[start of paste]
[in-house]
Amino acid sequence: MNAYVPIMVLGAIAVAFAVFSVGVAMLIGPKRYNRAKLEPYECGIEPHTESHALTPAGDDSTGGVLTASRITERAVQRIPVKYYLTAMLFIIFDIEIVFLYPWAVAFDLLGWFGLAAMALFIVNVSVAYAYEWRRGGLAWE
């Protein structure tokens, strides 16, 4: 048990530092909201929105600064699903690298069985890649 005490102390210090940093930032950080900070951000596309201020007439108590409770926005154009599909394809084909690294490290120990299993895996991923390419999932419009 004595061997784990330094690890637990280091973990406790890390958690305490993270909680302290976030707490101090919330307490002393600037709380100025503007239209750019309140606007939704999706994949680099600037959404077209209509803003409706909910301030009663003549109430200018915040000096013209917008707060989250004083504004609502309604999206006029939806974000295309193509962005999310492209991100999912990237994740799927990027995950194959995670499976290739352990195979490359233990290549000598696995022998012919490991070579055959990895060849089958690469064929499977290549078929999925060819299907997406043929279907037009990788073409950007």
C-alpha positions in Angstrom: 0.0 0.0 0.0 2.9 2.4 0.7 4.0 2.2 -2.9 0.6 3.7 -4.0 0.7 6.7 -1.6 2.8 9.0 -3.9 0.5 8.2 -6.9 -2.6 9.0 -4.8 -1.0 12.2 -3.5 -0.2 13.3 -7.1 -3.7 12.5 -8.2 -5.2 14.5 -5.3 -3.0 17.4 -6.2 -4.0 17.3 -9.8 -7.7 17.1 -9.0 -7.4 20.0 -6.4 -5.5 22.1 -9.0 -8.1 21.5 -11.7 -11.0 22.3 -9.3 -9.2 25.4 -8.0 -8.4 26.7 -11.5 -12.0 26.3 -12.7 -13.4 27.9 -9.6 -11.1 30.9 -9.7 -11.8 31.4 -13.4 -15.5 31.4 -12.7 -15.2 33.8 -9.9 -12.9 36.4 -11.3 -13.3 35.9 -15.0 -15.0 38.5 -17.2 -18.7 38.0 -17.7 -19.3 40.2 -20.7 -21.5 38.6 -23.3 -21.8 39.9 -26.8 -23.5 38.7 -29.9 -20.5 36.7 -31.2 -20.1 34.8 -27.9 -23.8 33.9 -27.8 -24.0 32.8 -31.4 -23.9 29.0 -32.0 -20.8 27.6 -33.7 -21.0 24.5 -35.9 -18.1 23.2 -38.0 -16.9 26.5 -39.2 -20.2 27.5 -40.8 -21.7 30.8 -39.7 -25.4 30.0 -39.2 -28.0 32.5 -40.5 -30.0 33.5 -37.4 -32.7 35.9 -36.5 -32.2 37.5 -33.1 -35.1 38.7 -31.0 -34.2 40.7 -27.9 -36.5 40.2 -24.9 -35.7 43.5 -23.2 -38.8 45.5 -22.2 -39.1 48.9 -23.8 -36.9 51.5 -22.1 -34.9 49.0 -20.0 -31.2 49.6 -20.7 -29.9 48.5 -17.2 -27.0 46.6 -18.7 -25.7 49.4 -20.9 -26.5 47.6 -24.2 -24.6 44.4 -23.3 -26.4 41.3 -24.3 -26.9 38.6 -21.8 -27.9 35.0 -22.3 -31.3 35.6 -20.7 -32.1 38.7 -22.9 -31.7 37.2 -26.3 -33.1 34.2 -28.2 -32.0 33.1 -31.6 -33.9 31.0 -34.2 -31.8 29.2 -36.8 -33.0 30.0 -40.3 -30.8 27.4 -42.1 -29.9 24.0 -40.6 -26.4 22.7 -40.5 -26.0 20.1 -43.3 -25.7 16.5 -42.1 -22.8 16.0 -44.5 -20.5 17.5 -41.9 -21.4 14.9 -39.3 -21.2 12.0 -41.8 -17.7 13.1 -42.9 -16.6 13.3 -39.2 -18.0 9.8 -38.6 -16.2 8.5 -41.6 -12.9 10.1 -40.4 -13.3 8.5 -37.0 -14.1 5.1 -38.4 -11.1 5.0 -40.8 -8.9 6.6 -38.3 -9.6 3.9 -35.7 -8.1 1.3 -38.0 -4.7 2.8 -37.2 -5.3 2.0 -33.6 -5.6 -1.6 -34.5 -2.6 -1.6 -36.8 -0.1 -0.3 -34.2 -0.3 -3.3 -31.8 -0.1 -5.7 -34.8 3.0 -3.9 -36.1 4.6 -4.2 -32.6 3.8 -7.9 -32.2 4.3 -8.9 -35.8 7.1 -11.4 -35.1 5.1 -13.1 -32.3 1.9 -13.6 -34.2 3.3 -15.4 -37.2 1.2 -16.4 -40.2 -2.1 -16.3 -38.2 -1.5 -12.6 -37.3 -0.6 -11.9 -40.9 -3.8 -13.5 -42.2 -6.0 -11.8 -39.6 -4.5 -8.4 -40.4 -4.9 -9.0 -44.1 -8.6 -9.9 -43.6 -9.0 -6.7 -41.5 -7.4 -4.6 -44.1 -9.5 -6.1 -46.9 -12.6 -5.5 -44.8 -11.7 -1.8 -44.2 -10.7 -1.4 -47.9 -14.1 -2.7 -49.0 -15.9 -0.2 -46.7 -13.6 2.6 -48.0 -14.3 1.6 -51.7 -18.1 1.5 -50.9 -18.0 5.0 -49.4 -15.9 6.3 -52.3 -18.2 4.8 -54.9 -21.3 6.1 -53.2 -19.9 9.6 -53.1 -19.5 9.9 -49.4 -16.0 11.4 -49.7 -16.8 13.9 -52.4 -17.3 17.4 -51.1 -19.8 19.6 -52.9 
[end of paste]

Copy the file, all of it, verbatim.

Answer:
[in-house]
Amino acid sequence: MNAYVPIMVLGAIAVAFAVFSVGVAMLIGPKRYNRAKLEPYECGIEPHTESHALTPAGDDSTGGVLTASRITERAVQRIPVKYYLTAMLFIIFDIEIVFLYPWAVAFDLLGWFGLAAMALFIVNVSVAYAYEWRRGGLAWE
């Protein structure tokens, strides 16, 4: 048990530092909201929105600064699903690298069985890649 005490102390210090940093930032950080900070951000596309201020007439108590409770926005154009599909394809084909690294490290120990299993895996991923390419999932419009 004595061997784990330094690890637990280091973990406790890390958690305490993270909680302290976030707490101090919330307490002393600037709380100025503007239209750019309140606007939704999706994949680099600037959404077209209509803003409706909910301030009663003549109430200018915040000096013209917008707060989250004083504004609502309604999206006029939806974000295309193509962005999310492209991100999912990237994740799927990027995950194959995670499976290739352990195979490359233990290549000598696995022998012919490991070579055959990895060849089958690469064929499977290549078929999925060819299907997406043929279907037009990788073409950007």
C-alpha positions in Angstrom: 0.0 0.0 0.0 2.9 2.4 0.7 4.0 2.2 -2.9 0.6 3.7 -4.0 0.7 6.7 -1.6 2.8 9.0 -3.9 0.5 8.2 -6.9 -2.6 9.0 -4.8 -1.0 12.2 -3.5 -0.2 13.3 -7.1 -3.7 12.5 -8.2 -5.2 14.5 -5.3 -3.0 17.4 -6.2 -4.0 17.3 -9.8 -7.7 17.1 -9.0 -7.4 20.0 -6.4 -5.5 22.1 -9.0 -8.1 21.5 -11.7 -11.0 22.3 -9.3 -9.2 25.4 -8.0 -8.4 26.7 -11.5 -12.0 26.3 -12.7 -13.4 27.9 -9.6 -11.1 30.9 -9.7 -11.8 31.4 -13.4 -15.5 31.4 -12.7 -15.2 33.8 -9.9 -12.9 36.4 -11.3 -13.3 35.9 -15.0 -15.0 38.5 -17.2 -18.7 38.0 -17.7 -19.3 40.2 -20.7 -21.5 38.6 -23.3 -21.8 39.9 -26.8 -23.5 38.7 -29.9 -20.5 36.7 -31.2 -20.1 34.8 -27.9 -23.8 33.9 -27.8 -24.0 32.8 -31.4 -23.9 29.0 -32.0 -20.8 27.6 -33.7 -21.0 24.5 -35.9 -18.1 23.2 -38.0 -16.9 26.5 -39.2 -20.2 27.5 -40.8 -21.7 30.8 -39.7 -25.4 30.0 -39.2 -28.0 32.5 -40.5 -30.0 33.5 -37.4 -32.7 35.9 -36.5 -32.2 37.5 -33.1 -35.1 38.7 -31.0 -34.2 40.7 -27.9 -36.5 40.2 -24.9 -35.7 43.5 -23.2 -38.8 45.5 -22.2 -39.1 48.9 -23.8 -36.9 51.5 -22.1 -34.9 49.0 -20.0 -31.2 49.6 -20.7 -29.9 48.5 -17.2 -27.0 46.6 -18.7 -25.7 49.4 -20.9 -26.5 47.6 -24.2 -24.6 44.4 -23.3 -26.4 41.3 -24.3 -26.9 38.6 -21.8 -27.9 35.0 -22.3 -31.3 35.6 -20.7 -32.1 38.7 -22.9 -31.7 37.2 -26.3 -33.1 34.2 -28.2 -32.0 33.1 -31.6 -33.9 31.0 -34.2 -31.8 29.2 -36.8 -33.0 30.0 -40.3 -30.8 27.4 -42.1 -29.9 24.0 -40.6 -26.4 22.7 -40.5 -26.0 20.1 -43.3 -25.7 16.5 -42.1 -22.8 16.0 -44.5 -20.5 17.5 -41.9 -21.4 14.9 -39.3 -21.2 12.0 -41.8 -17.7 13.1 -42.9 -16.6 13.3 -39.2 -18.0 9.8 -38.6 -16.2 8.5 -41.6 -12.9 10.1 -40.4 -13.3 8.5 -37.0 -14.1 5.1 -38.4 -11.1 5.0 -40.8 -8.9 6.6 -38.3 -9.6 3.9 -35.7 -8.1 1.3 -38.0 -4.7 2.8 -37.2 -5.3 2.0 -33.6 -5.6 -1.6 -34.5 -2.6 -1.6 -36.8 -0.1 -0.3 -34.2 -0.3 -3.3 -31.8 -0.1 -5.7 -34.8 3.0 -3.9 -36.1 4.6 -4.2 -32.6 3.8 -7.9 -32.2 4.3 -8.9 -35.8 7.1 -11.4 -35.1 5.1 -13.1 -32.3 1.9 -13.6 -34.2 3.3 -15.4 -37.2 1.2 -16.4 -40.2 -2.1 -16.3 -38.2 -1.5 -12.6 -37.3 -0.6 -11.9 -40.9 -3.8 -13.5 -42.2 -6.0 -11.8 -39.6 -4.5 -8.4 -40.4 -4.9 -9.0 -44.1 -8.6 -9.9 -43.6 -9.0 -6.7 -41.5 -7.4 -4.6 -44.1 -9.5 -6.1 -46.9 -12.6 -5.5 -44.8 -11.7 -1.8 -44.2 -10.7 -1.4 -47.9 -14.1 -2.7 -49.0 -15.9 -0.2 -46.7 -13.6 2.6 -48.0 -14.3 1.6 -51.7 -18.1 1.5 -50.9 -18.0 5.0 -49.4 -15.9 6.3 -52.3 -18.2 4.8 -54.9 -21.3 6.1 -53.2 -19.9 9.6 -53.1 -19.5 9.9 -49.4 -16.0 11.4 -49.7 -16.8 13.9 -52.4 -17.3 17.4 -51.1 -19.8 19.6 -52.9 